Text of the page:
• Matti
    1
    Hi! I made an account in order to see if anyone had any suggestions for my senior philosophy paper/project which I’ll be completing next term!

    The paper is usually taken from a previous class and then improved/lengthened/etcetera in order to be presented at the end of the term to a panel of professors.

    But, as of right now, I can’t think of any of my previous papers which really capture what I’ve most enjoyed/am interested in from my philosophical studies. I know I’ll choose one as my base, but I’m giving myself a lot of room for growth on where I take it.

    The one I will most likely deal with is about whether technology is a part of human nature, where I originally used the writings of Aristotle, Plato, Spengler, Heidegger, and Marx (I argue that it is). So, it’s based on the side of philosophy of technology. But, I would love to be able to incorporate some other things I enjoyed from my time in school.

    I really enjoyed my time studying Nietzsche, German Idealism/Romanticism, Existentialism, & Spinoza. So, I suppose the question is whether anyone has any reading suggestions/opinions on whether any of that can be connected to the philosophy of technology, specifically the question of just how much technology is a part of human nature. It doesn’t matter their perspective, just that they have one. Or, if anyone knows of other philosophers who may have an interesting perspective on that topic, I would love to hear about it!

    It’s a very broad question, but I was hoping to have some time this spring break to think it over and try and expand my knowledge of the subject, and any input that would aid me in that would be appreciated!

    - M.
  • StreetlightX
    4.9k
    The philosopher that might be most relavent to an investigation like that might be Bernard Steigler, especially his Technics and Time trilogy, where, like you, he argues that technology is indeed part of 'human nature' (although of course to say this is to complicate what we mean by human nature). Steigler is a hard read though and alot of what he says is grounded in some serious phenomenology and deconstruction (i.e. Husserl and Derrida). There's alot of good secondary literature on him though, which might be a good place to at least explore and see if he's what you're after (if you can find it, the collection Steigler and Technics, edited by Christina Howells and Gerald Moore, is excellent).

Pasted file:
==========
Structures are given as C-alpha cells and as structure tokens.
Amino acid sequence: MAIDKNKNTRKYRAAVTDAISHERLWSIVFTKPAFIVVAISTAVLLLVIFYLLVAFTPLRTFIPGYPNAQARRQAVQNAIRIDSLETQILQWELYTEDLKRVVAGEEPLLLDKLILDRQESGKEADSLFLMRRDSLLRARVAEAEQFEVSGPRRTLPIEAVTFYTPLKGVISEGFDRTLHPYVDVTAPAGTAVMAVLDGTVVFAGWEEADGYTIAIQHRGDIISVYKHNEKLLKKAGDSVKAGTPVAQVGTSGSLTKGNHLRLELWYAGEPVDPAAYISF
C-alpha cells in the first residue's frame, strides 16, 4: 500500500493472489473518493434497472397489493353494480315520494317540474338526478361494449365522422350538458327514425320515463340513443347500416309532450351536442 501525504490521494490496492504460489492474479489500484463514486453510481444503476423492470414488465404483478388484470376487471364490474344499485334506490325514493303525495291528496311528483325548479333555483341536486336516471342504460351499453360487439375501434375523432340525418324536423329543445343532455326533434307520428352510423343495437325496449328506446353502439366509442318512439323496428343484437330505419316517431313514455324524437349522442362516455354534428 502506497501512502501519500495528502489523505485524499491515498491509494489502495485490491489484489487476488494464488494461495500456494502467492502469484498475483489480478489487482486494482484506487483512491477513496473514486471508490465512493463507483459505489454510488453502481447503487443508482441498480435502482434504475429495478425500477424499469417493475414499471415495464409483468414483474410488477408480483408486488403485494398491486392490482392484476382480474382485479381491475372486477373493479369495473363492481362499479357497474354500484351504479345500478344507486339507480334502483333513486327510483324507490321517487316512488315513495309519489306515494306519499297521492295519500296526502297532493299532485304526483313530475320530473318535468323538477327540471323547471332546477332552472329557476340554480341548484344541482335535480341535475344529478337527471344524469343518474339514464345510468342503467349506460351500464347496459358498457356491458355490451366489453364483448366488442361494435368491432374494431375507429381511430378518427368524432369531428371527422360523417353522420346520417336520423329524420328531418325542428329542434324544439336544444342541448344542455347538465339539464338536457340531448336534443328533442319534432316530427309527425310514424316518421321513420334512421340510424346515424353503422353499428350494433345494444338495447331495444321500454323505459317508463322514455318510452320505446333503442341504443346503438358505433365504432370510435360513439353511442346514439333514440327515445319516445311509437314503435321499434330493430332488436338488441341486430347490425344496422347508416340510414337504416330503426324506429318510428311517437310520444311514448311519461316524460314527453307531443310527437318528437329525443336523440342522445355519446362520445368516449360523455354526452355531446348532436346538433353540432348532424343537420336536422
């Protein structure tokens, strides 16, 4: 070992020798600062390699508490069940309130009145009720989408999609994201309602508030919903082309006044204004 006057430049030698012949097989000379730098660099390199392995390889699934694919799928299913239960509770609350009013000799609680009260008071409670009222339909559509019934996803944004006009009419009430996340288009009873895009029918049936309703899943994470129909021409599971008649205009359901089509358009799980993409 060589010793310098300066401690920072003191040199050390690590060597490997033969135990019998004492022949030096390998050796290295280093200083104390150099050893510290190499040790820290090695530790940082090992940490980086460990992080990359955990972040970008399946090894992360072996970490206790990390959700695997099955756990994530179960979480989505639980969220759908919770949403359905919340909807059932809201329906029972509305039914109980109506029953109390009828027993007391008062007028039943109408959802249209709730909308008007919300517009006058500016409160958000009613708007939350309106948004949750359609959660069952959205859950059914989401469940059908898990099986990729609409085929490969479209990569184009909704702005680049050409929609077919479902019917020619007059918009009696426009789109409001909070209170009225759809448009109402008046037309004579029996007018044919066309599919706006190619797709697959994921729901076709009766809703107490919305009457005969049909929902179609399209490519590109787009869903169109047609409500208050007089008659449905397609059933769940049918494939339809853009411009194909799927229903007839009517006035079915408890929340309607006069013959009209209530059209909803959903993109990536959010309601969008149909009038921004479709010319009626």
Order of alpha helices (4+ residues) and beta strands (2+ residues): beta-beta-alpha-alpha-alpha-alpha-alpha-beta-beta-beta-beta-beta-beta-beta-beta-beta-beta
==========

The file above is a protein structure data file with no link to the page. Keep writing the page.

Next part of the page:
Otherwise, David Wills (esp. his Dorsality and Prosthesis), Donna Haraway (Simians, Cyborgs, and Women), Katherine Hayles (How We Became Posthuman), Andre Leroi-Gourhan (Gesture and Speech), and Gilbert Simondon (On the Mode of Existence of Technical Objects), might also all be of relevance as well.
  • tim wood
    4.1k
    Here's one: on the existence or phenomena. That is, do phenomena exist? What are phenomena as-qua phenomena - just for starters. Here's a book: The Phenomenon of awareness, C. Tougas.
    What is 3? What is number What is awareness? What is the being of these things?
  • Wayfarer
    9.5k
    Also Jacques Ellul for the contra.
  • Nicolas Kiroy
    6
    You could also include a section on the future of technology and entanglements with human nature. A good source for that would be Ray Kurzweil.
  • Sir2u
    2k
    The morality of bio-technology used to improve the human beyond the scope of normal humanity.
  • Hanover
    5.3k
    I'd write about the dehumanizing effects of technology, from the teenagers who disengage from direct contact with family and friends to corporate micromanagement of employees of everything measurable to my not petting my playful dog while I type this message. Has happiness been lost in search of happiness?

    I had this thought on the way home from the gym today actually, especially with regard to workplace technology. The more our occupations are objectively measurable, the less we'll be permitted the freedom of personal expression, else we won't acheive the result expected. What couldn't be measured in years past is easily captured by technolgy. In fact, if a worker is superior in a way not capable of clear measurement, technolgy will dictate the skill irrelevant. It is much the same way that spell check will change our speech if an otherwise legitimate word is not included in its dictionary.

    Yeah, write about that.
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